The centerpiece of the Westland Distillery in downtown Seattle isn’t just the single-malt whiskey, it’s the gleaming, colossal copper and stainless steel stills. Unfortunately, local regulations requiring a two-hour fire enclosure didn’t permit the owners to showcase the equipment front and center in the tasting room like it so richly deserves.
The architects at Urbanadd created a two-hour enclosure using metal studs, drywall, wood sheathing, and randomly interspersed panels of two-hour fire-resistant glass, thereby meeting the dueling needs of both safety and spectacle.
To ensure the enclosure itself didn’t look out of place nor take away from the vibe of the space, an early 1900s warehouse that thoughtfully melds both wood and industrial steel elements, the choice of façade material was also vital. The team opted for reclaimed timber, which they acquired from the teardown of an old Boise Cascade mill in nearby Yakima, Wash.
A local woodworker cut the 6-inch-by-12-inch beams in half, sanding down the cut side while leaving the raw side untouched to create a unique patchwork of smooth and worn. The robust timbers and rugged edges are the ideal complement to the hefty wood beams throughout the building as well as to the reception desk in front, which is crafted of a massive steel beam with a wood top.
New products from the National Hardware Show, burning appliance questions, jaw-dropping showers, and more product news from the past week.
• 9 cool tools from the Hardware Show, including a snazzy folding utility knife and several burly demo bars.
• The Money Pit hosts also offered up their favorite finds from the show, including a smarter sump pump and a DIY-friendly laser distance meter.
• 7 products to please (and warm and relax) the mom of the house.
• Germaphobes rejoice! Kohler unveils a touch-free toilet that flushes with the wave of a hand.
• Norwegian project sets out to become the world’s tallest timber building at 14 stories.
• 11 natural boundaries that offer an alternative to fences.
• 10 walk-in showers that will make you forget about the bathtub.
• Does expensive really mean better? How high should the range hood be? A professional cook answers homeowners’ burning appliance questions.
• From single bowls to high-tech faucets, here’s a look at the latest trends in kitchen water stations.
• Tech startup Chui is upping the home-security ante with a doorbell unit with built-in facial recognition.
Bay Bridge-turned-bungalow, manly walk-in closets, dramatic light fixtures, and other product news from around the Web this week.
• The old San Francisco Bay Bridge lives on: I-beams, concrete, girders, trusses, and roadways from the bridge, which was recently replaced, will be used to build a three-story house.
• Batting zero? A New Zealand study found that 100% of batt insulation installations have failures.
• Men need a place for their clothes too. Here are 30 ideas for walk-in closets with masculine appeal.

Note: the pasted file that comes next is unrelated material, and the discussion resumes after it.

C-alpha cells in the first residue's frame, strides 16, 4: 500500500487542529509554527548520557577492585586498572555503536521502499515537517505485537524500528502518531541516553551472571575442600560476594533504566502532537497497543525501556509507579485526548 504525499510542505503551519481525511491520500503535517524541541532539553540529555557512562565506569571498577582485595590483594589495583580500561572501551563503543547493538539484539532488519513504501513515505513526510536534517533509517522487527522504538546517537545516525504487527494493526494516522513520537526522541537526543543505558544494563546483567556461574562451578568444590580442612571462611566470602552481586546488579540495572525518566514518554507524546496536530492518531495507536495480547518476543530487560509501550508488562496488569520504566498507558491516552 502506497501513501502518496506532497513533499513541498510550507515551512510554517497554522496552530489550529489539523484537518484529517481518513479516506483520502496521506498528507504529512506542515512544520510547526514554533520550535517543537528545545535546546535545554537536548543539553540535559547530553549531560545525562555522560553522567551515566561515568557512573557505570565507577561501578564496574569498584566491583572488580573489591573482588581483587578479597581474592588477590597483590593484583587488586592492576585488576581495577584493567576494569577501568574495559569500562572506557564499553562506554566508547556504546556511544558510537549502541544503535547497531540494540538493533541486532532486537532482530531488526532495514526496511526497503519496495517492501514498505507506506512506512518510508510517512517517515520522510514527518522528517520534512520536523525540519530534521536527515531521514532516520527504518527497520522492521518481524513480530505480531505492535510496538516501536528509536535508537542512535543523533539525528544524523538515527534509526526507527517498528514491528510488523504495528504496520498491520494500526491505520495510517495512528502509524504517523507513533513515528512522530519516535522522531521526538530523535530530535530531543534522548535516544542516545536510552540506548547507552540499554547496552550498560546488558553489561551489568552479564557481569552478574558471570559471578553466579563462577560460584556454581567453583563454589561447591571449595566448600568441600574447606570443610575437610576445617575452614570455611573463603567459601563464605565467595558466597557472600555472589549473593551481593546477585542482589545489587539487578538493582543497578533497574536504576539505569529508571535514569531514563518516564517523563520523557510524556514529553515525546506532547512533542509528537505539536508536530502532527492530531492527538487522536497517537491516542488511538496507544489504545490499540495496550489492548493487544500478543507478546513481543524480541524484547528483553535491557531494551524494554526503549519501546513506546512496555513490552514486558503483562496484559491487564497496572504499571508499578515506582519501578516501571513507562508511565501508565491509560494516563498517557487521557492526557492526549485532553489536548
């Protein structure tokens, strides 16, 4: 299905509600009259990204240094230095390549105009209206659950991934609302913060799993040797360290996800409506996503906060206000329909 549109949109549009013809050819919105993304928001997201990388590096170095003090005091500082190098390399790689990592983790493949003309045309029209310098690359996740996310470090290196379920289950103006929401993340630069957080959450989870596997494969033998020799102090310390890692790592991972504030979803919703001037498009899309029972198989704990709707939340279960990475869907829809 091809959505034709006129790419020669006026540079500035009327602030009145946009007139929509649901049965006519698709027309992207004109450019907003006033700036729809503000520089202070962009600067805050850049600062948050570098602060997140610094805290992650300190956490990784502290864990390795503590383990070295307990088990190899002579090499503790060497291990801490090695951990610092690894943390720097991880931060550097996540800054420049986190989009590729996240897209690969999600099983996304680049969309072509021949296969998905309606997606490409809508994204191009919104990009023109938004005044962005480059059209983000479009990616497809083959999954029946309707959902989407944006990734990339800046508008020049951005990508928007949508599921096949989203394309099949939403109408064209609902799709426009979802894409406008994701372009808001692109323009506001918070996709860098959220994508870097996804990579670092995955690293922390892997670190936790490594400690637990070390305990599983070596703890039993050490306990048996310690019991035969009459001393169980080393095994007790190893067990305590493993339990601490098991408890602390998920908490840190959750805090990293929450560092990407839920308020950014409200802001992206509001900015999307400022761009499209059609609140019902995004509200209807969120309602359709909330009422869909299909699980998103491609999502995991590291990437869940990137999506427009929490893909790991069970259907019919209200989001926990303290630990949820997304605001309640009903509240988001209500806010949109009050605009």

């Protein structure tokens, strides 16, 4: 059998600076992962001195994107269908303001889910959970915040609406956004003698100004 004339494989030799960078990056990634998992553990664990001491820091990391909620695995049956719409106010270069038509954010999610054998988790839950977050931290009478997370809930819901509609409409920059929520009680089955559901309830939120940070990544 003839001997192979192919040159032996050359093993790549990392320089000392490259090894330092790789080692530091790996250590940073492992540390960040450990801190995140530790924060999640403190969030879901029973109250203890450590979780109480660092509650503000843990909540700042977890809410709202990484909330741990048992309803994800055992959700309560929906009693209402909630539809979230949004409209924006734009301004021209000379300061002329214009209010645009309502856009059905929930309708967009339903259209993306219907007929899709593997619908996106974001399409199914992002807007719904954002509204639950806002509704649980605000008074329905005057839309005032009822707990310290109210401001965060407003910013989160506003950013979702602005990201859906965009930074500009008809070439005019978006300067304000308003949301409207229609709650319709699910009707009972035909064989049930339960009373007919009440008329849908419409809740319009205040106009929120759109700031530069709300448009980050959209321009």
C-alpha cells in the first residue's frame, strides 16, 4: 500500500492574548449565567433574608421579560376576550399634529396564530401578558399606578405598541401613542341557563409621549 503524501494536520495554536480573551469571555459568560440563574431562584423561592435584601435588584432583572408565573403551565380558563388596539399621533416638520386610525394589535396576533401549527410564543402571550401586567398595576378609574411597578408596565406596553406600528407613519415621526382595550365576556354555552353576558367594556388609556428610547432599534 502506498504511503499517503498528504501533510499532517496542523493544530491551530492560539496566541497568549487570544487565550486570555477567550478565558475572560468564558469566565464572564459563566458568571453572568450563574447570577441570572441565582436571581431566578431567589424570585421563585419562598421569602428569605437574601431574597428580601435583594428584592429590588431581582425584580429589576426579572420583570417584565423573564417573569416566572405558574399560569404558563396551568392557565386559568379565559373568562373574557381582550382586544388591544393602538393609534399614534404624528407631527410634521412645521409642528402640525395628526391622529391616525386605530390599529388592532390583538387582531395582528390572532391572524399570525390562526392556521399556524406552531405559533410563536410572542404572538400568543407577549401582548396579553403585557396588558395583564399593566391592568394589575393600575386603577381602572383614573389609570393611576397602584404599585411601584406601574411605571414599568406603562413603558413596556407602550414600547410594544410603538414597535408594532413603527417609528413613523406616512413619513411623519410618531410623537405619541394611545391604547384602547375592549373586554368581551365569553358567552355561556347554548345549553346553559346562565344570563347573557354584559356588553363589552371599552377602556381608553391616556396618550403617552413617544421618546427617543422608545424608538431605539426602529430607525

• The U.S. government is throwing its muscle behind tall wood buildings.
• That giant tarp? You’re folding it wrong.
• 10 tips to help your clients choose the right windows.
• Scientists are developing “microstructural lightweight construction materials” that have a stability relative to their weight that exceeds materials such as steel.
Whimsical pendants, modern bath furniture, and three other products that caught our attention this week.
Bay windows go modern, barn doors slide into homes, tall wood buildings capture more attention, and other product news from the past week.
Modern fences, cork insulation, the CFL-UV connection, FSC wood enters Olympic spotlight, and other product news from the past week.
The world’s tallest wood building, domestically grown bamboo, finds from PCBC, and other product news from around the web last week.
5 new products, including a curvaceous tub, a hassle-saving fastener, and long-lasting porch flooring.
IKEA-inspired modular housing, 50 hot green products, invisible universal design, and other product-related news from the past week.
Product and design news from around the Web, including new technologies that provide Jetsons-like home automation, xeriscaping beyond the desert, low-speed wind turbines, and creative cabinetry.
• Manufacturers at Mobile World Congress this week showed that Jetsons-like home control is no longer a fantasy—but it still risks being slowed by today’s incompatibility realities.
• One glance at the Wind Harvester and it’s clear this isn’t your mother’s wind turbine. Based on a “reciprocating motion that uses horizontal aerofoils,” the device can generate power in low winds and high speeds, typical tripping points for traditional vertical models.
• Head’s up, remodelers: Read the rest of this entry »
Products Insider has a lot of love for reclaimed materials and salvaged products. Few options in the home have as distinctive a look and as rich a history as those reincarnated from another life, whether they originated as a container for wine, lit the deck of a Naval ship, or were worn down for hundreds of years by feet, horses, carts, and cars.
Reclaimed products come in many formats—from old materials used to craft new products to used antiques that have been refurbished and updated. They also carry a broad range of price tags, and, admittedly, getting a one-of-a-kind piece for the home doesn’t always come cheap. But whether you buy a reclaimed product from one of the many vendors around the country or do your own scavenging and rehab, your customers will end up with a truly unique conversation piece.
Here are 10 reclaimed and salvaged products that caught our eye.
Product news from the past week, including home design trends that are falling out of favor, affordable LEDs, wood ceilings, and more.